It has been cold of late even here in New Orleans and also a bit wet so we haven’t gotten too much done on the boat itself. But there’s always plenty to do in the shop, so we haven’t been idle! I’ll get into that soon with some posts on the chainplates we are fabricating but for now I’ll pass on a couple lessons we learned from the bit of fairing we’ve been able to do.
Having patched the through hulls satisfactorily, including a second session of glassing on some of them, we have moved onto trying to get them to blend smoothly with the hull, called fairing. In the epoxy manuals this is made to seem like a quick, simple task. Not surprisingly it didn’t go nearly as simply or as quickly as we tried to convince ourselves it would! The thing about fairing is that while the concept is simple -just mix the epoxy and low-density fairing filler, slather it on and trowel off the excess- the epoxy/filler mixture manages to combine all the worst properties of stickiness and runniness such that it is an absolute terror to work with. Of course it didn’t help that our first attempt at fairing was made late in the day with sundown threatening, nor that we tried to tackle all the holes at once. Predictably, things got a bit sloppy!
Our main difficulty was the consistency of that gloppy red mess. First, we didn’t use enough filler and our patches on the hull began to run:
Then we used a lot more filler and it got so thick that it was the consistency of bread dough and sort of sticking to itself such that when we tried to get a smooth surface with the trowel we would end up with little beads and gouges instead:
With these consistency issues our first attempts at fairing ended up not very fair at all but that’s ok because the low density fairing filler is designed to sand easily so it is very forgiving when mistakes are made. Eventually, on our second day, we dialed in an epoxy/filler consistency which felt about right and gave us reasonably smooth results. Here’s the play-by-play, this on the following day:
First the epoxy and filler is mixed to a ‘peanut butter’ consistency. This is one of the many instructions in the West System epoxy manuals which seems straightforward until you actually try doing it! We were not helped by the cold(ish) weather which made the epoxy thick and sluggish.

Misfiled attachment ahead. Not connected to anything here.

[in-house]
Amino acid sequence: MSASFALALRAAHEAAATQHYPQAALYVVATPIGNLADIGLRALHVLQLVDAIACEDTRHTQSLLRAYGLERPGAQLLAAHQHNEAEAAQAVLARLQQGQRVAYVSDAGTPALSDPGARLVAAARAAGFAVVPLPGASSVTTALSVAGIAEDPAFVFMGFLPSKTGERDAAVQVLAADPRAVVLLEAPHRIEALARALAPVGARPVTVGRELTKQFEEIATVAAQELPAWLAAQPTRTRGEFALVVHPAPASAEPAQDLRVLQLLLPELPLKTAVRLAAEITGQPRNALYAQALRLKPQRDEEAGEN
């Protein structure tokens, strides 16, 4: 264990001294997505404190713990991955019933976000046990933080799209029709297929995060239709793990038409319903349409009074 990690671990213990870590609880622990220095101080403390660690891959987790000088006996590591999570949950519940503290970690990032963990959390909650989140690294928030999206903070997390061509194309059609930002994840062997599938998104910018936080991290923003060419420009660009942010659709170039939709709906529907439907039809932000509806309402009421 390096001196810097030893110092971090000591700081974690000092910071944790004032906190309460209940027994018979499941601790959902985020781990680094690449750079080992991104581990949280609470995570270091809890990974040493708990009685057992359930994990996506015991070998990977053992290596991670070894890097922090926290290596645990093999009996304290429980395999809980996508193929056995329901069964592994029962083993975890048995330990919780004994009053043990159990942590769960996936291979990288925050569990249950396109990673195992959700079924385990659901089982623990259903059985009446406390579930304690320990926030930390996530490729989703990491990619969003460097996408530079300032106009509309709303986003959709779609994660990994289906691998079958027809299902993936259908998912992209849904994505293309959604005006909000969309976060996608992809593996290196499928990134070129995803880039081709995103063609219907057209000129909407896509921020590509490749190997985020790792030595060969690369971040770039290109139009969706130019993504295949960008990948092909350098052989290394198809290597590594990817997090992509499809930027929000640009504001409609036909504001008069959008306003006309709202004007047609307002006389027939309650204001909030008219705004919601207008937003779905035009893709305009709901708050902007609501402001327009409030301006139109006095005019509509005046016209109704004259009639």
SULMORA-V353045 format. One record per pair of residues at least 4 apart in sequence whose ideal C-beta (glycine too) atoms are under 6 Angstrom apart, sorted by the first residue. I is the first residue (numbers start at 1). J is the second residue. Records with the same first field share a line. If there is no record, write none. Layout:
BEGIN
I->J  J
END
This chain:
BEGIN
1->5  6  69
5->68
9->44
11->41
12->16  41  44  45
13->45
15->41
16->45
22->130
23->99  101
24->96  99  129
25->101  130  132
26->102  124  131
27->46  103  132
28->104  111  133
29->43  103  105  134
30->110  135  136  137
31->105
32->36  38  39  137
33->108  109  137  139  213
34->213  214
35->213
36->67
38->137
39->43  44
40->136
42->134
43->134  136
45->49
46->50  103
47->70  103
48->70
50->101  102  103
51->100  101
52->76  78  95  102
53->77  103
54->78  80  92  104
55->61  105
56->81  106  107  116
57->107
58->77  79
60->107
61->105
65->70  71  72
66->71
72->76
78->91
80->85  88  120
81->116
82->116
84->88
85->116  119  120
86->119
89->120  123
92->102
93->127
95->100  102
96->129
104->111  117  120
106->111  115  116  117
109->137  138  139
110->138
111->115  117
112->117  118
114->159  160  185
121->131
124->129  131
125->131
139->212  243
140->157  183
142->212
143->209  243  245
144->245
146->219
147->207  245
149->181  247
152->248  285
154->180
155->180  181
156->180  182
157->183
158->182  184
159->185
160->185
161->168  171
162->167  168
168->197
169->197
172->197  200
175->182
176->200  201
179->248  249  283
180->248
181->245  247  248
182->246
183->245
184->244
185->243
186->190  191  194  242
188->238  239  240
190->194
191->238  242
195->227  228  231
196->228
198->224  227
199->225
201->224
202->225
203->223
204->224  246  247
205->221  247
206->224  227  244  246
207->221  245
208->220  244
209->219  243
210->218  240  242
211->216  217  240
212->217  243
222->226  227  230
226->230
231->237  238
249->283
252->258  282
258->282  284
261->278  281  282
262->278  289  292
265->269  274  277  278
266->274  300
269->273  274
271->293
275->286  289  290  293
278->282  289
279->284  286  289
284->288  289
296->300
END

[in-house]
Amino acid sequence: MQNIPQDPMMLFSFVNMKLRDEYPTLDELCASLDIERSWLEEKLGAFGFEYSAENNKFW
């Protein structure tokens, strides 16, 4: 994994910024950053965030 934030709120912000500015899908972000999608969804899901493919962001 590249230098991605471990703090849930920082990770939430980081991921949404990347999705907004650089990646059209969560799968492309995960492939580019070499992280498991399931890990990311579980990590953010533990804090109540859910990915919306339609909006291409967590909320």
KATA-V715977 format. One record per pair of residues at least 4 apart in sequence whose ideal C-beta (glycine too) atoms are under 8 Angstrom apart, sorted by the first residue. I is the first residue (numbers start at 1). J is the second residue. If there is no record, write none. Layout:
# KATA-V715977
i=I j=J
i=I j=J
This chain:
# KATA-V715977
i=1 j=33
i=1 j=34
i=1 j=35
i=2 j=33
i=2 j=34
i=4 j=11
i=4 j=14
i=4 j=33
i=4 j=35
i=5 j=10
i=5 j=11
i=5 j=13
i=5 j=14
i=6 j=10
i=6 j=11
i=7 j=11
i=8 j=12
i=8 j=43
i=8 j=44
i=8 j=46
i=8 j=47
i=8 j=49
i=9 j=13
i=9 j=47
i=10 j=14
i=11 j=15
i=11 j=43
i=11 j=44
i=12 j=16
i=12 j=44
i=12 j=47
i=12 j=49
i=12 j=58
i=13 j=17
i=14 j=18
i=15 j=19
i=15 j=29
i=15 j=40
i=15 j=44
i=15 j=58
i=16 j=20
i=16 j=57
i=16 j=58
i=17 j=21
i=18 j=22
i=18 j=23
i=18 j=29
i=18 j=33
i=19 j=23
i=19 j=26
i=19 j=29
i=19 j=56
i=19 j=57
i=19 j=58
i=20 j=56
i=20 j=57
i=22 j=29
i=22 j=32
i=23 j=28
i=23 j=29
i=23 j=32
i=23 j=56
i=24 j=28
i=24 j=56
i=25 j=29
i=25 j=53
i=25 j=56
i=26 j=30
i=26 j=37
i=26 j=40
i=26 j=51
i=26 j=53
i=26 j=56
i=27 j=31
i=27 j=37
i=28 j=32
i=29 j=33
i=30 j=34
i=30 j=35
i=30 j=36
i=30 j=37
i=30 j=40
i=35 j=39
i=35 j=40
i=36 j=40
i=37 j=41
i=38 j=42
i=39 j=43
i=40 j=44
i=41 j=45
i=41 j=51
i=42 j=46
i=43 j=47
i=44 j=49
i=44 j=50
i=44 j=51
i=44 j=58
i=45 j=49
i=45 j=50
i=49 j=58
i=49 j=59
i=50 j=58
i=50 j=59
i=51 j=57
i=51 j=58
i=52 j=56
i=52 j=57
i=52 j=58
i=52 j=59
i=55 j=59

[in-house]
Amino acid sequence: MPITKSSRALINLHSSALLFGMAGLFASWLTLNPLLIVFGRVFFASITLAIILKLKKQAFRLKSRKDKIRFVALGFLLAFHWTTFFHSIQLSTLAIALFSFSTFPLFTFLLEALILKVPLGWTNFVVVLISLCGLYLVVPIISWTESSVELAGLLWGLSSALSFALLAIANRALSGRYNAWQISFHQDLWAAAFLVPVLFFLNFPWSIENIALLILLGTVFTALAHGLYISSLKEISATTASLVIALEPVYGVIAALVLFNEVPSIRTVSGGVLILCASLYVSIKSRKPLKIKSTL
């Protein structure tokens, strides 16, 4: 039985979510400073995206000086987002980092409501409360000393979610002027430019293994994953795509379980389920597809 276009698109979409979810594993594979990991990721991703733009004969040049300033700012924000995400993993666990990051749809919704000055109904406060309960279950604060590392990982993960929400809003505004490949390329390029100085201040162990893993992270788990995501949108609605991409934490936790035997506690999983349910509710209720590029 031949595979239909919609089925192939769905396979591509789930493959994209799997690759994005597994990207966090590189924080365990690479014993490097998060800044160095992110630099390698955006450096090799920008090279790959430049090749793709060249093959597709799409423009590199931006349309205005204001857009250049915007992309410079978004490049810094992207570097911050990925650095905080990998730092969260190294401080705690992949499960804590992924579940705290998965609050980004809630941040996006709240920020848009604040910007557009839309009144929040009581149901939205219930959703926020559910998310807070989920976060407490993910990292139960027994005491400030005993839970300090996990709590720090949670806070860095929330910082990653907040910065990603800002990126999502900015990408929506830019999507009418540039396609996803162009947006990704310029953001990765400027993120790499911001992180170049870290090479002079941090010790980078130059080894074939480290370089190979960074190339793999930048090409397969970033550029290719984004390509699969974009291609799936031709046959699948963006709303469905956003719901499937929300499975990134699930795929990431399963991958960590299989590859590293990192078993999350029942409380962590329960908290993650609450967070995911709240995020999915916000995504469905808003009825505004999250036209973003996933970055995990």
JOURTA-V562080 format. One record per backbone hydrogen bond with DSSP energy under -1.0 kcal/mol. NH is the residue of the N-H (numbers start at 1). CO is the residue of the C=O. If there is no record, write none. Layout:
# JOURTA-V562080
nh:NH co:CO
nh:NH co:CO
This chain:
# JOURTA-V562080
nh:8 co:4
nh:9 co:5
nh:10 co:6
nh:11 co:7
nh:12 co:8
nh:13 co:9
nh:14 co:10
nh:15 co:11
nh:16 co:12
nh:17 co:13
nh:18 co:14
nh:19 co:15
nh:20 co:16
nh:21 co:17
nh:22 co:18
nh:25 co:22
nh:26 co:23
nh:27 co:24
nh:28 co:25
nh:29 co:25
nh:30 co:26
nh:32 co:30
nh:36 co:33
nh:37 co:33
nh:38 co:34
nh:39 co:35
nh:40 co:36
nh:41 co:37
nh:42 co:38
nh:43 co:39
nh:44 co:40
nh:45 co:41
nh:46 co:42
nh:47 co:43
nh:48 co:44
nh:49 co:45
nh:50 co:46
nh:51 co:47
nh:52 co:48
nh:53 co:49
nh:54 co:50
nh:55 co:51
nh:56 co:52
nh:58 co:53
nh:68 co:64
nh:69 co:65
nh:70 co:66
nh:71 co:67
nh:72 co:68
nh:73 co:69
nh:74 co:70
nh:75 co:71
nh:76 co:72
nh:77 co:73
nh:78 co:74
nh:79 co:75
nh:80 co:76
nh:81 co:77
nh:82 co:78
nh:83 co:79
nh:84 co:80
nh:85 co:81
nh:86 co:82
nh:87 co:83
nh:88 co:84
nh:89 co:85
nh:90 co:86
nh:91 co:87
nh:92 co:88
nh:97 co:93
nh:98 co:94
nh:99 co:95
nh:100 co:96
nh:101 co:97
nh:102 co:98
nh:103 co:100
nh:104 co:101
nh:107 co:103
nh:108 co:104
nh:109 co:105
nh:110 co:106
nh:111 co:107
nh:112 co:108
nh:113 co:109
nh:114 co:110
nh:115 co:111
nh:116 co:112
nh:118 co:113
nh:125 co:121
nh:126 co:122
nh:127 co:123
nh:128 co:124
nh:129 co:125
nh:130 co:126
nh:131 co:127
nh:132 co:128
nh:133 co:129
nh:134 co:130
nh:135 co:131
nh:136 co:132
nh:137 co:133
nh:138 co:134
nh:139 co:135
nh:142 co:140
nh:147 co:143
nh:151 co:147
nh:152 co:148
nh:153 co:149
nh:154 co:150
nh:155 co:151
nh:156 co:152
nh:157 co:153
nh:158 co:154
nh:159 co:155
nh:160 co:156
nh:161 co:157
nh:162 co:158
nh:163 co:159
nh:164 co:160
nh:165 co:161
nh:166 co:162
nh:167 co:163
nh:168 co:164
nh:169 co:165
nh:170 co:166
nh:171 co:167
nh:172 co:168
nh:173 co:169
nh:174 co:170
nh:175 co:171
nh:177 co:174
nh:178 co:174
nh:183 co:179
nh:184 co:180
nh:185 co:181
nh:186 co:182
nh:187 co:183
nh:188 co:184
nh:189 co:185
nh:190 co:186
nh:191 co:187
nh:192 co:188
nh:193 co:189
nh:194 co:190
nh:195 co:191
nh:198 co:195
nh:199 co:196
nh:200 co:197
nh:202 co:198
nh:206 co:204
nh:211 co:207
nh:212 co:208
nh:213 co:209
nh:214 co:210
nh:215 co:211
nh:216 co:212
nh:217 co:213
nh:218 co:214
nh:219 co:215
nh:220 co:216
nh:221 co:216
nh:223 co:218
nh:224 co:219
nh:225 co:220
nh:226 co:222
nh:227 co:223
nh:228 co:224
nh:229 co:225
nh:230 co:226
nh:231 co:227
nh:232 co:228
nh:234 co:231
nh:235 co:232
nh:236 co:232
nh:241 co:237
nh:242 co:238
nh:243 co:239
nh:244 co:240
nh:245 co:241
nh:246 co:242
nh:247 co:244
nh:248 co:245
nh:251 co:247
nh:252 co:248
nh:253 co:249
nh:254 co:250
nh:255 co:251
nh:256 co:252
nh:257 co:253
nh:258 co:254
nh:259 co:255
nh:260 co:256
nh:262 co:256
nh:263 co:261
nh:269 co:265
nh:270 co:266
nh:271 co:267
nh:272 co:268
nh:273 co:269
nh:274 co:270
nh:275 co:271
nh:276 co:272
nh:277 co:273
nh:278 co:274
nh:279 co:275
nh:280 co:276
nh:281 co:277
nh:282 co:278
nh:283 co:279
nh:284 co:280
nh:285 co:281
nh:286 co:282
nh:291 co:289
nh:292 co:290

Once the filler is mixed it is troweled over the repair. The first pass is done lightly and with lots of epoxy/filler on the trowel. We found a sharp angle was best in order to distribute epoxy over the entire area and push it into any gaps. If the repair is very rough it might take a couple passes. The goal here is to get epoxy into any gaps and all over the repair.
Then, we fair the area by taking one pass with the trowel at a wider angle. This time the goal is to take off epoxy rather than laying it on so it helps to use a bit of pressure. You should be able to get a smooth surface without gaps or bumps with a single uninterrupted pass. If you don’t, simply try again. Just makes sure to push epoxy back into any gaps that may have formed.
This procedure is the same on any fairing job which is small enough that you can get the whole area with one sweep of some sort of trowel. We also did this on some spots where the deck had deformed slightly at hardware attachment points. Being smaller these repairs were much easier:
First thickened epoxy is laid down. Not the sharp angle of
the trowel- this helps to push the epoxy into any gaps.
The repair should be completely covered in the epoxy/filler mixture.
Then a single sweep of the trowel levels the repair, leaving epoxy only in the low spots.
Of course it will look messy until painted, but it
will be nice to have a smooth deck again!
This article was syndicated from Safe At Harbour But Meant For The Sea: DIY Sailing with Paul Calder